There have been several debates; on telly, the radio, in the pub, even in the car itself - about what the best driving song on the planet is. I myself have a number of suggestions - though many would argue my music taste is dire. But what really makes a good driving song appeal to us, and can music really change the way we drive?
This, I felt, was a topic worthy of further investigation. But being a man, and biased because I were to be the driver in the experiment, I couldn't really evaluate my own findings - we all are worse behind the wheel than we like to admit, even if we are the world's greatest drivers. As such, finding the flaws in my own driving would have been a near impossible task. So I took a passenger with me.
The passenger I chose was my mother. As somebody who drives in utter silence, and whose nerves since two non-fault accidents have caused her to become a tad... jumpy when being driven, she would be the perfect person to assess the effect of different music upon my driving style. And following a bribe in the form of a picnic in the countryside on a sunny afternoon, I'd convinced her to take part in the experiment.
Not wishing to push things too far either towards lunacy or lethargy, I selected something with a high pace and upbeat rhythm and something smooth and refined as my 'test tracks' - Rio by Duran Duran and Avalon by Roxy Music. The New Wave beat of Duran Duran would be the perfect contrast to the debonair electric Lounge Lizard that is Mr Ferry, and conveniently I carry both a Duran Duran cassette and a Roxy Music cassette in the Peugeot at all times. To start, out came the album I'd been listening to before, and into the Blaupunkt cassette player went the "Rio" album.
"Her name is Rio and she dances on the sand!" One of my favourite New Wave tracks by one of my favourite New Wave groups, ideal music to drive to on a summer day. I thoroughly enjoyed myself, and it served as a reminder of just how sweetly the 306 handles. The weather was perfect, the birds were chirruping, and it felt superb. The track ends, the Bryan Ferry compilation album I have is slotted into the stereo, and even I can feel things slowing down a little. There is something about Bryan Ferry's voice that instantly makes you feel like Mr Cool, for whom everything in life has turned out well, who can afford to take things easy - and just relax. Especially the later Roxy stuff, as per the title track of their last album in 1982; the Ferry take upon the New Romantic era was to revisit the days of people like Crosby and Sinatra, a soothing alternative to the more contemporary collections heard elsewhere.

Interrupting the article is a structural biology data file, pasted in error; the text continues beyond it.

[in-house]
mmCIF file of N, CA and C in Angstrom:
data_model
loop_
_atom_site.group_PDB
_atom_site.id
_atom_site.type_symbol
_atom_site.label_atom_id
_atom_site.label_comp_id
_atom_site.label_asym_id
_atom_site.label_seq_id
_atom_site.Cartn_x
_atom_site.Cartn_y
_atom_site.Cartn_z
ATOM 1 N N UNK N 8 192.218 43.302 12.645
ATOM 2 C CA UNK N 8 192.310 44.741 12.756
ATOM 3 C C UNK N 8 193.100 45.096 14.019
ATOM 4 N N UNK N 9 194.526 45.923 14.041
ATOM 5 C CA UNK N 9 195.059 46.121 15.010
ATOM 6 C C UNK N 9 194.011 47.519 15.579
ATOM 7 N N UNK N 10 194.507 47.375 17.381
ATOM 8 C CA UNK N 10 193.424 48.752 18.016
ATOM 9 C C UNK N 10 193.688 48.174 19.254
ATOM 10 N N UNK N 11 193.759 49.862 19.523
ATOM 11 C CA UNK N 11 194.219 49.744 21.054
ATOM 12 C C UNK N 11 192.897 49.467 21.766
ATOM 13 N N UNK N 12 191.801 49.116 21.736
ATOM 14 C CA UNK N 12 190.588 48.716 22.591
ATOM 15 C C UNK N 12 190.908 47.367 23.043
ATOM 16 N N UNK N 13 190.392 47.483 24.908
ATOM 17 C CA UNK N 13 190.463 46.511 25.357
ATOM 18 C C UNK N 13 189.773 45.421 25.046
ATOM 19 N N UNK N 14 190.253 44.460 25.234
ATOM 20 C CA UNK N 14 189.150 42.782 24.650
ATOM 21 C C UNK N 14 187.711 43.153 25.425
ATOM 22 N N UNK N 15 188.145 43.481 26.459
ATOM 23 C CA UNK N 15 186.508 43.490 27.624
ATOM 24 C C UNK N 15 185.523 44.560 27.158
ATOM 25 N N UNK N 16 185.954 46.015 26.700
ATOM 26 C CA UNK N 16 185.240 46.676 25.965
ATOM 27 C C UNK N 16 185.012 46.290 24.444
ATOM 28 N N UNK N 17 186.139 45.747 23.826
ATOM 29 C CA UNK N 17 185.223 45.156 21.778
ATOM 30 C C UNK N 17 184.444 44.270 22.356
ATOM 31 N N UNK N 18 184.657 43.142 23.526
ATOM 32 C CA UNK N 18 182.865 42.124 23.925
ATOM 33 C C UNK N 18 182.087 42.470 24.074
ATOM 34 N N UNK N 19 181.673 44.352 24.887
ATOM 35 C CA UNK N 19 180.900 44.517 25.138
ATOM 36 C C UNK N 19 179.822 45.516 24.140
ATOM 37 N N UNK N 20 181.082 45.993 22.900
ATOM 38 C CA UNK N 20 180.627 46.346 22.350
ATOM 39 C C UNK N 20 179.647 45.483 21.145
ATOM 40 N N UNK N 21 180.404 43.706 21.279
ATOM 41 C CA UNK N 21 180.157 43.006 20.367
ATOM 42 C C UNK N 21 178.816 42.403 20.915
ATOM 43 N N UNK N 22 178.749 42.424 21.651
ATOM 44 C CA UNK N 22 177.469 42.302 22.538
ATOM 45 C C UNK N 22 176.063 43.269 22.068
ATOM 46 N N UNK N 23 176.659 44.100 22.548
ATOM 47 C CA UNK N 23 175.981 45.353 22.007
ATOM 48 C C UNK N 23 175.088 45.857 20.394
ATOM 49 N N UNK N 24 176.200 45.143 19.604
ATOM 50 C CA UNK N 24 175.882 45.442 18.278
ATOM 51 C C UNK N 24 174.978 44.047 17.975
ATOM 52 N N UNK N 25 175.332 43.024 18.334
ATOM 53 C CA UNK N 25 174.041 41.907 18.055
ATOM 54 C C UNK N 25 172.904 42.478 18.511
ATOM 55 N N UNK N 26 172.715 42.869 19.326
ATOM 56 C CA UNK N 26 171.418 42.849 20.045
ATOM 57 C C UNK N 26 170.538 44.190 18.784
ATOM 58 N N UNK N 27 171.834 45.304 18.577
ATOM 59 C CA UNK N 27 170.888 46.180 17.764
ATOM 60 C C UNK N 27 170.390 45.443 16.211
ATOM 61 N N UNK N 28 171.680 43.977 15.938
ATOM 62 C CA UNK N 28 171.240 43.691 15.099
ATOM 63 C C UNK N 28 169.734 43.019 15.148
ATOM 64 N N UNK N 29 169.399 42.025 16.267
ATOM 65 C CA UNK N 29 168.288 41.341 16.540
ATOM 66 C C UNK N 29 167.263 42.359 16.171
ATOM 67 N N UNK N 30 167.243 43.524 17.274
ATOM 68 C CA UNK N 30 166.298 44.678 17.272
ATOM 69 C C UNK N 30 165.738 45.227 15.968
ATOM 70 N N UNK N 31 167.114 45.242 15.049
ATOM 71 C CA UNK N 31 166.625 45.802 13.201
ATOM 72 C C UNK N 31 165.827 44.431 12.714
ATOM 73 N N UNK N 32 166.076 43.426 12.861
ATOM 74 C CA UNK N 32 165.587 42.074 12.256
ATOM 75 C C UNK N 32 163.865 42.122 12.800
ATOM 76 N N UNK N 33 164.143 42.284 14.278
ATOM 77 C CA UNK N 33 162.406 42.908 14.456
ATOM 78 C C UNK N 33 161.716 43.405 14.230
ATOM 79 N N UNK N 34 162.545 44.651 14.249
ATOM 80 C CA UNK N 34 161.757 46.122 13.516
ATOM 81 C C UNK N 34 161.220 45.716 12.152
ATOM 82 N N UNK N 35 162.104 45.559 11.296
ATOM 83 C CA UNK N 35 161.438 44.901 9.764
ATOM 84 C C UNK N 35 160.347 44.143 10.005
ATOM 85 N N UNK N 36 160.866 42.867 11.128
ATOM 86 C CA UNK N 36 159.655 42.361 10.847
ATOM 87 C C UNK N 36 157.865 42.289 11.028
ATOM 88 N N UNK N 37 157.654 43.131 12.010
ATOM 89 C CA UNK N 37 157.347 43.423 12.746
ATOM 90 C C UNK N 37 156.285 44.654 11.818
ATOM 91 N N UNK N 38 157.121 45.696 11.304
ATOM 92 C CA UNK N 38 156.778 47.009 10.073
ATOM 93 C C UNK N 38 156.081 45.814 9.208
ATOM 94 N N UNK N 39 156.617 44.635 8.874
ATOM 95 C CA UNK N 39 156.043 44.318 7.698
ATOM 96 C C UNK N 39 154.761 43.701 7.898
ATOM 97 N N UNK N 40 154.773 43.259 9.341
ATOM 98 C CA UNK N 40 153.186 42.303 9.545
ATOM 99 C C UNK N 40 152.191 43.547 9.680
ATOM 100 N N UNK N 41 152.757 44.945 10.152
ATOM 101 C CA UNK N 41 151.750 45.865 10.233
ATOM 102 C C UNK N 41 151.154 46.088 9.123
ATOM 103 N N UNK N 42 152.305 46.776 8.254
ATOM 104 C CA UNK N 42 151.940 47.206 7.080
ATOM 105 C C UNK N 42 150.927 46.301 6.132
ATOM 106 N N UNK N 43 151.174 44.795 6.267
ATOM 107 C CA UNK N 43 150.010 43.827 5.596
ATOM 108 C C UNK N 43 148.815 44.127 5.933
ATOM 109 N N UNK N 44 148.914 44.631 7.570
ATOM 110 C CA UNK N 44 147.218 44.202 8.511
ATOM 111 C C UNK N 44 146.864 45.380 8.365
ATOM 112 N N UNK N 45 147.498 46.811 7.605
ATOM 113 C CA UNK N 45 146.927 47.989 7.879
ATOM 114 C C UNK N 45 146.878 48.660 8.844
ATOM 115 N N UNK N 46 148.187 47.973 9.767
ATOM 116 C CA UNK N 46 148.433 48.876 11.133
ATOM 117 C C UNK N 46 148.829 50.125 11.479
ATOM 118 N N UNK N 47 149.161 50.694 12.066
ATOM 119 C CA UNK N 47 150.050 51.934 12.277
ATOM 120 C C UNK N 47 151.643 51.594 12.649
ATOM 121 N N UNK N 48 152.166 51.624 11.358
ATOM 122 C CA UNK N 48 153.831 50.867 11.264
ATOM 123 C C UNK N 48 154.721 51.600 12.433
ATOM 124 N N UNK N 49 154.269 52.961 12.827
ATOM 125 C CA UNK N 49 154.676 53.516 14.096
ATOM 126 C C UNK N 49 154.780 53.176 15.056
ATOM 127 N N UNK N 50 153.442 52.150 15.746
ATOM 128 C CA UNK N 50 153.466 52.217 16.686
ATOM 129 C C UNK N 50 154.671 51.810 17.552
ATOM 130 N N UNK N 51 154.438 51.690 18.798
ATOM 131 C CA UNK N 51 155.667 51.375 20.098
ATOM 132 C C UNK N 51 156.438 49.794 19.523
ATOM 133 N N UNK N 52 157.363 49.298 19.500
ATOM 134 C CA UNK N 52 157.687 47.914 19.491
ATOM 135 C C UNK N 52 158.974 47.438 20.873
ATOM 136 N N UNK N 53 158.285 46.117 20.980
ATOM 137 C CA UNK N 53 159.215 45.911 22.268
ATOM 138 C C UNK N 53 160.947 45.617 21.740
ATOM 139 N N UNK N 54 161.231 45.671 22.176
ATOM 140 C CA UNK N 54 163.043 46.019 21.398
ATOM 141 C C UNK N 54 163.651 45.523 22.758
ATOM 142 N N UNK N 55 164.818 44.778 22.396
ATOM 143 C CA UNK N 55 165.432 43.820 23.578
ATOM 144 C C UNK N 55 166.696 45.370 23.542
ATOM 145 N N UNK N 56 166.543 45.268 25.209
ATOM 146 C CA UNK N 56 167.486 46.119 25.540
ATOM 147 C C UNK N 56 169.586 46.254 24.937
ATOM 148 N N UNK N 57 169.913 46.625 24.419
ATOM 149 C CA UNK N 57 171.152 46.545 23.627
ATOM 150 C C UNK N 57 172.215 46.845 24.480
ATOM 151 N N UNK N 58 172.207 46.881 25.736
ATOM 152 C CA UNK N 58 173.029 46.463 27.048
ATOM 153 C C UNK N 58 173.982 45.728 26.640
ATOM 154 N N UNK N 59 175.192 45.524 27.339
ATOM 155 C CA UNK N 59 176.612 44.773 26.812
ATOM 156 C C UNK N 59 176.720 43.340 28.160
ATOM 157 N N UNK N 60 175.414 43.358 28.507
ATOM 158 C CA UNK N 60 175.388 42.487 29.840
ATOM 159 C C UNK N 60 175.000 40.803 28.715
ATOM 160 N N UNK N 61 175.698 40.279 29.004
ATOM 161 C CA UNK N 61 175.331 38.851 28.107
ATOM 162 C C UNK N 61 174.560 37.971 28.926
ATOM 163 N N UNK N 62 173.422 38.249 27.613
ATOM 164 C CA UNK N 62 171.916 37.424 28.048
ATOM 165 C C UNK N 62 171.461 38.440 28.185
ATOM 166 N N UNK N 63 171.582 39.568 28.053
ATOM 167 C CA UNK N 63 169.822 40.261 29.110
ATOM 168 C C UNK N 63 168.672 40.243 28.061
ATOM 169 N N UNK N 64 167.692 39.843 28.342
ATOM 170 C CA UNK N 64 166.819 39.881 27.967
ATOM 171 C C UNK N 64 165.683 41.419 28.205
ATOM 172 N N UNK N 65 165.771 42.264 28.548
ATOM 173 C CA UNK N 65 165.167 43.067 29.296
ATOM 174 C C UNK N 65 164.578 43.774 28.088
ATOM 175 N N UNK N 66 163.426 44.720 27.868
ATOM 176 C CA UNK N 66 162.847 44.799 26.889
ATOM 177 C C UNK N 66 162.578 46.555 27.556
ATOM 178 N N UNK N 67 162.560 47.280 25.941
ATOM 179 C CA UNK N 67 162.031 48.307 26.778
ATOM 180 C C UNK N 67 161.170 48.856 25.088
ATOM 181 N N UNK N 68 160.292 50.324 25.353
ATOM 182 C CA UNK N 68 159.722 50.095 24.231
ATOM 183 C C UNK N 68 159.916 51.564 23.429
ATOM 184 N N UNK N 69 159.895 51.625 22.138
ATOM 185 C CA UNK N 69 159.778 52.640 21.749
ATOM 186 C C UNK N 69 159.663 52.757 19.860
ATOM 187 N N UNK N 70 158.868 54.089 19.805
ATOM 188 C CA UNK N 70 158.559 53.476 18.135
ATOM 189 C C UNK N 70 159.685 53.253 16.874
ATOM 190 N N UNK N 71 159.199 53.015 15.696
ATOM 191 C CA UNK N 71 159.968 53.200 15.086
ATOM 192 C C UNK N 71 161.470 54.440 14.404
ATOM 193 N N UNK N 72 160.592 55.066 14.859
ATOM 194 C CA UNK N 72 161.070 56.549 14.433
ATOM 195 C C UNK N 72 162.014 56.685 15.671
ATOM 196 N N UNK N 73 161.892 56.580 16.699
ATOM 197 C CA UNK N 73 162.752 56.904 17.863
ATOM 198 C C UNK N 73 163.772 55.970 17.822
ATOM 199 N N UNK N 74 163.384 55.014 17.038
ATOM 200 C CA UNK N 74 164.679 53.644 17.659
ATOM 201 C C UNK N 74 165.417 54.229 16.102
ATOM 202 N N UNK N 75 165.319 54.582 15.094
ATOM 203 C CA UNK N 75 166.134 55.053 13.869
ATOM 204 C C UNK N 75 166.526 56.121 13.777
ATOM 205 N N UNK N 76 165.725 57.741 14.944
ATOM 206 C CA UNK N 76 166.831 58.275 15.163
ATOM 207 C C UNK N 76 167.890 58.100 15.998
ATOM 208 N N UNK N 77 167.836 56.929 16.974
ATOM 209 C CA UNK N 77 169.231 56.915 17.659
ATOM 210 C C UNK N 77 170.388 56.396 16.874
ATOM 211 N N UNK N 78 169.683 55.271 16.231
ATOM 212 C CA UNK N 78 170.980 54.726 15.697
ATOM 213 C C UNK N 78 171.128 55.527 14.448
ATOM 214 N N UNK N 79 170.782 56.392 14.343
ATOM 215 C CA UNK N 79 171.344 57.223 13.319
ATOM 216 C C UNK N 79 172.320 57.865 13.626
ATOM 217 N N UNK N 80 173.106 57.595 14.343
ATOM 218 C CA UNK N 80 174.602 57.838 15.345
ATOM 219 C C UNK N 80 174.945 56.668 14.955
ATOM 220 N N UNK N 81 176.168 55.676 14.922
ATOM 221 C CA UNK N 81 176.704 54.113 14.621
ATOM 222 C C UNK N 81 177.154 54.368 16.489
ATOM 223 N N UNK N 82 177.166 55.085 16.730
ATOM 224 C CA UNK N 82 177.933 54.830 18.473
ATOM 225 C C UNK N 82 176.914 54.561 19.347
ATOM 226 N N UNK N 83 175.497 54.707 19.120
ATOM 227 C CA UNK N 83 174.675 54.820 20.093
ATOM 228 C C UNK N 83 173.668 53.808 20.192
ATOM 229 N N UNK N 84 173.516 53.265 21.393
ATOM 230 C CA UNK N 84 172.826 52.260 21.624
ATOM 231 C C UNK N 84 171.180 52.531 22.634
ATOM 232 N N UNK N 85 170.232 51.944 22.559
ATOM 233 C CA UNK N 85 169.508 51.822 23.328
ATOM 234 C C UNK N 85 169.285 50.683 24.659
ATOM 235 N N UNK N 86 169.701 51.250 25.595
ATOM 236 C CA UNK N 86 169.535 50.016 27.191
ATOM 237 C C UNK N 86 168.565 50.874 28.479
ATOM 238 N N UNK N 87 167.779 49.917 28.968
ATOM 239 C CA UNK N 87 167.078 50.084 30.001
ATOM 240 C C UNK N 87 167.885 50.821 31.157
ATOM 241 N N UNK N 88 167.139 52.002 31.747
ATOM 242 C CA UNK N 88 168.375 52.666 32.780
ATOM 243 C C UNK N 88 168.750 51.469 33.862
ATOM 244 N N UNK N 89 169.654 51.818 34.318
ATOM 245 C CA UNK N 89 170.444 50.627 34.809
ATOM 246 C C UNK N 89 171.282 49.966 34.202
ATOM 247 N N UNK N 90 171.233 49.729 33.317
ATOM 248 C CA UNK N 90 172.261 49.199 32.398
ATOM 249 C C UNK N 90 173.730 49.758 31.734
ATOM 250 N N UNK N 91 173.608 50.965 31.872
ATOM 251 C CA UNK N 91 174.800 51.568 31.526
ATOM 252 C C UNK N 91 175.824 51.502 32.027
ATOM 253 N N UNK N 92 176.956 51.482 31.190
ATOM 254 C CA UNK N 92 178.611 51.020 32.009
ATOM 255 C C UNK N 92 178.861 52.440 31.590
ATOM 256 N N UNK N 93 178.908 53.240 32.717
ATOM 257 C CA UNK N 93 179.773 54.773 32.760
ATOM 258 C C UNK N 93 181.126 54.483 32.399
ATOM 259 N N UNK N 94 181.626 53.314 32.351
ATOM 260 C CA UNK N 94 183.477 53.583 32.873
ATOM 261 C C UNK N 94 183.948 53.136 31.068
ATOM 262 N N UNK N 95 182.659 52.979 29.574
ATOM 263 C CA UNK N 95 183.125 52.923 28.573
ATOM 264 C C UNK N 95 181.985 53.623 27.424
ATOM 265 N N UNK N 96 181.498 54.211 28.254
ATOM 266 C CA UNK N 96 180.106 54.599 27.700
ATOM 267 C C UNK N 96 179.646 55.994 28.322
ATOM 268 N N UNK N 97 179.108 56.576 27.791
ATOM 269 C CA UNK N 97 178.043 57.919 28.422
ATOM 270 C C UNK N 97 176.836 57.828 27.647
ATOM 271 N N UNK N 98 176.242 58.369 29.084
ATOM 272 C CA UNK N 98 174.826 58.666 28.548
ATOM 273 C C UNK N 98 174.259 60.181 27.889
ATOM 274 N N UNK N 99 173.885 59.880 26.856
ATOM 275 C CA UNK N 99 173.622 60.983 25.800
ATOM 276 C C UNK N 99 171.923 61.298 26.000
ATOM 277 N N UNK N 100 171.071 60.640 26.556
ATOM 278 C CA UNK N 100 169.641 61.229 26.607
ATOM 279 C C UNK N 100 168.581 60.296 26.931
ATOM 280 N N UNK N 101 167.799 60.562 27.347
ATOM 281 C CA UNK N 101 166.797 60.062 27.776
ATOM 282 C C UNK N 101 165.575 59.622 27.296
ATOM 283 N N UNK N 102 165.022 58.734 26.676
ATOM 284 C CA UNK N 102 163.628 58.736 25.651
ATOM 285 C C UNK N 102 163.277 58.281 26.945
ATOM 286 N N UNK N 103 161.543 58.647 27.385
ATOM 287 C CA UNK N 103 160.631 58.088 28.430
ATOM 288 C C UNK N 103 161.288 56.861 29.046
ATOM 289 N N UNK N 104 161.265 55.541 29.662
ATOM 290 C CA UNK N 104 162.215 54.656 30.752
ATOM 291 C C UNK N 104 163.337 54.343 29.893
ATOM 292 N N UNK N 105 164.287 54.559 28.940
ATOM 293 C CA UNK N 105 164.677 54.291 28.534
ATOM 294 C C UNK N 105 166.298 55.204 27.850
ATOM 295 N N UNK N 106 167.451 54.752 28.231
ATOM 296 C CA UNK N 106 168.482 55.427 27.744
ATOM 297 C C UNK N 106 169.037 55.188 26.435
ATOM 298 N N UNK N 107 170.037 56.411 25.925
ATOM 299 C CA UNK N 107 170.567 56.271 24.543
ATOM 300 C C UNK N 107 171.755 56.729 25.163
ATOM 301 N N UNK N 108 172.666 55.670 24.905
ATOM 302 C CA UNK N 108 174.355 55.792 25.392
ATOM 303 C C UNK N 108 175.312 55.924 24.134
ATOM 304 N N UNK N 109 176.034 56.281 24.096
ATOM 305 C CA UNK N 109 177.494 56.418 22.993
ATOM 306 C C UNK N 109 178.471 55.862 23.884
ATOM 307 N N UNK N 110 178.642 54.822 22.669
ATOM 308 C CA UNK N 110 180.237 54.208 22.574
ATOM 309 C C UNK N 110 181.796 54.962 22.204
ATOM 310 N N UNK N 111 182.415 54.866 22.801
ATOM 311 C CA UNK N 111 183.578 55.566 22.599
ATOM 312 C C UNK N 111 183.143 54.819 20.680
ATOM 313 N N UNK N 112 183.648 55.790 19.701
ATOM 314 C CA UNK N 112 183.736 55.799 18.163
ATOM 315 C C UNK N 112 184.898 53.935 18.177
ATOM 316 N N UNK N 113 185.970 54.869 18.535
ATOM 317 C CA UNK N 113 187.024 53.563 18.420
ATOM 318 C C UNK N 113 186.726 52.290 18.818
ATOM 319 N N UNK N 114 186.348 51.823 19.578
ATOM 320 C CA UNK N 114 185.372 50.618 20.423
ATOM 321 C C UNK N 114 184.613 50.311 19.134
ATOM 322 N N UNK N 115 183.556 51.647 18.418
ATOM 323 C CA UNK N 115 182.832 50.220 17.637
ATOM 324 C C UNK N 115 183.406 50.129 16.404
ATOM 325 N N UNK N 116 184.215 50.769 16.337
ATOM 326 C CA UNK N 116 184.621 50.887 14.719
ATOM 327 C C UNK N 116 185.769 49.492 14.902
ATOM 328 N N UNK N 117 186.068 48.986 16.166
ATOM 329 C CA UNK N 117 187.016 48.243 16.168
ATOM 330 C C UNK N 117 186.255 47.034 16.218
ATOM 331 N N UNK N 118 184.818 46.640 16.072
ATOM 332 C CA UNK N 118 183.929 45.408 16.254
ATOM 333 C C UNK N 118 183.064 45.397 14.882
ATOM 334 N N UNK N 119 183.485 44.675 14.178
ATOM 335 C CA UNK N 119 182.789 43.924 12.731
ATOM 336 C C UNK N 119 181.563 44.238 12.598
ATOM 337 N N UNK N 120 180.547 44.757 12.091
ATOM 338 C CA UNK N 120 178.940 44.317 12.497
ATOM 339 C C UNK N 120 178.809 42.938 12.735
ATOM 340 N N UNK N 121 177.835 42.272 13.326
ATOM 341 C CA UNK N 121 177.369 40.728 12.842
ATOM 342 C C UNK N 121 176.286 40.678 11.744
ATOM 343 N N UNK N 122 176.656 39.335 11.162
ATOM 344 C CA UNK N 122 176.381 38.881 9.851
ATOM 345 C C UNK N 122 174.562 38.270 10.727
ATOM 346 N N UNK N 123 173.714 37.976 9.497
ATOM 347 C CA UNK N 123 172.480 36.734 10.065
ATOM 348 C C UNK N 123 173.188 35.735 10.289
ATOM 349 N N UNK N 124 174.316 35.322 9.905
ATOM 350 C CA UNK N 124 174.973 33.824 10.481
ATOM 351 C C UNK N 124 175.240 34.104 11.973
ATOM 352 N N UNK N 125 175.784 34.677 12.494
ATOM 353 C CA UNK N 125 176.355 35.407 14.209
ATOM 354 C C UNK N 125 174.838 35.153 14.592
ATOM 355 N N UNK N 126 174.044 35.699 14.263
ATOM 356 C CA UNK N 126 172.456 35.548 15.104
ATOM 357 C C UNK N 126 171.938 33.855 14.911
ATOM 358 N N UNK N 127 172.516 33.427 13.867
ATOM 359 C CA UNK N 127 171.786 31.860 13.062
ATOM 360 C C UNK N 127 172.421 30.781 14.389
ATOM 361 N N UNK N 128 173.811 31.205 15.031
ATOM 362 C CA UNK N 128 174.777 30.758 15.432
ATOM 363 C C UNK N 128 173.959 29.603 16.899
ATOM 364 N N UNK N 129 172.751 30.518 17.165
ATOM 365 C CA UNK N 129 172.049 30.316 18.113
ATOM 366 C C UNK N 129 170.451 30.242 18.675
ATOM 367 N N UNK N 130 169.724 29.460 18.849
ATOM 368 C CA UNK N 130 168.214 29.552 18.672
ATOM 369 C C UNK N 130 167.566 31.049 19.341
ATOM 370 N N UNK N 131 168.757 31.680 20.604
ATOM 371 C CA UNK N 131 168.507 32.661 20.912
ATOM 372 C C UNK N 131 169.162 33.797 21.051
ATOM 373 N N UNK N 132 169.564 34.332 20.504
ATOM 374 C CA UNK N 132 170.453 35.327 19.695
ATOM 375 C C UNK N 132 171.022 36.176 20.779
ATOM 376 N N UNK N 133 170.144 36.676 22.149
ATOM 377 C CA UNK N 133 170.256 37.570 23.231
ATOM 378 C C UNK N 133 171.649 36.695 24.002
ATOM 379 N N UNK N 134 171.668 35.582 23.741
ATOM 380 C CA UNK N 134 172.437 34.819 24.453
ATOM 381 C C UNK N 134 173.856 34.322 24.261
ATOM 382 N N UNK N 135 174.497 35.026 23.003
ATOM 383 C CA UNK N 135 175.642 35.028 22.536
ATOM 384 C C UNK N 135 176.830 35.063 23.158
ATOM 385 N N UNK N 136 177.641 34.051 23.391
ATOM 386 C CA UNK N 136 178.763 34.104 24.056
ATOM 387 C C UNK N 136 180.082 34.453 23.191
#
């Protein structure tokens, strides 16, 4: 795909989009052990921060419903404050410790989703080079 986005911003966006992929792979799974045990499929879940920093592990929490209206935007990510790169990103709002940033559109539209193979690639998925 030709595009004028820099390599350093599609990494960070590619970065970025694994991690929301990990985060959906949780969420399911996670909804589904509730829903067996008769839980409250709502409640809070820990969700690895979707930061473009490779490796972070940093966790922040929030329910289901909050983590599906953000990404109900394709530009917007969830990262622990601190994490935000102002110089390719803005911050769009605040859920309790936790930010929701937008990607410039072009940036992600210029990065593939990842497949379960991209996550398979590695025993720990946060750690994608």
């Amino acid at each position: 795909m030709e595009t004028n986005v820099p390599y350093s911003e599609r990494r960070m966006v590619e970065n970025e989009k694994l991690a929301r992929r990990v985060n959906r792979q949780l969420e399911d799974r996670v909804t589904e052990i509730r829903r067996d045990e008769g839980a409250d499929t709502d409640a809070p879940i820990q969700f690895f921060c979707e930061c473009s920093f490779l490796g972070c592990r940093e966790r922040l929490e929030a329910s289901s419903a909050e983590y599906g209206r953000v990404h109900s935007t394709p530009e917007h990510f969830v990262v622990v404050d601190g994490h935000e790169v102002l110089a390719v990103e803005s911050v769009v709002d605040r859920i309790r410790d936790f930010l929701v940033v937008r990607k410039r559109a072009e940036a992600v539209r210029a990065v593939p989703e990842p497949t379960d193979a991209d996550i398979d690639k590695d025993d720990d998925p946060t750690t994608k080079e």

Testing over, we found a charming little spot at the side of a quiet country road to have our little picnic and reflect upon the results of the experiment. The music described by one of Duran Duran's contemporaries as 'bumpy bumpy bump' music seemingly did little for my driving style - whilst it was conceded that I'm not the sort of arrogant prat you find behind the wheel of most Bee-Ems I was told that Le Bon was not Le Plus Bon vocalist for passenger satisfaction. Roxy Music, it seemed, had the same effect upon my helmsmanship as it did on my mind. Everything was so much smoother, more relaxed, and I was told I seemed pretty much to trained chauffeur standards when listening to soothing music.
So what does this teach those who actively try to improve their driving? Simple. For the majority of the time listen to smooth and soothing tracks - if Bryan Ferry and Roxy Music aren't for you, try someone like James Blunt. On the occasions where you're either doing sporting B-road blasts or in areas with higher speed limits, listen to the faster paced stuff - my personal preferences are things like Phil Collins and Duran Duran, but a lot of pop would fit into this category. And if you want to listen to rap music that everyone can feel as you drive by - you're clearly a mentalist. Go away.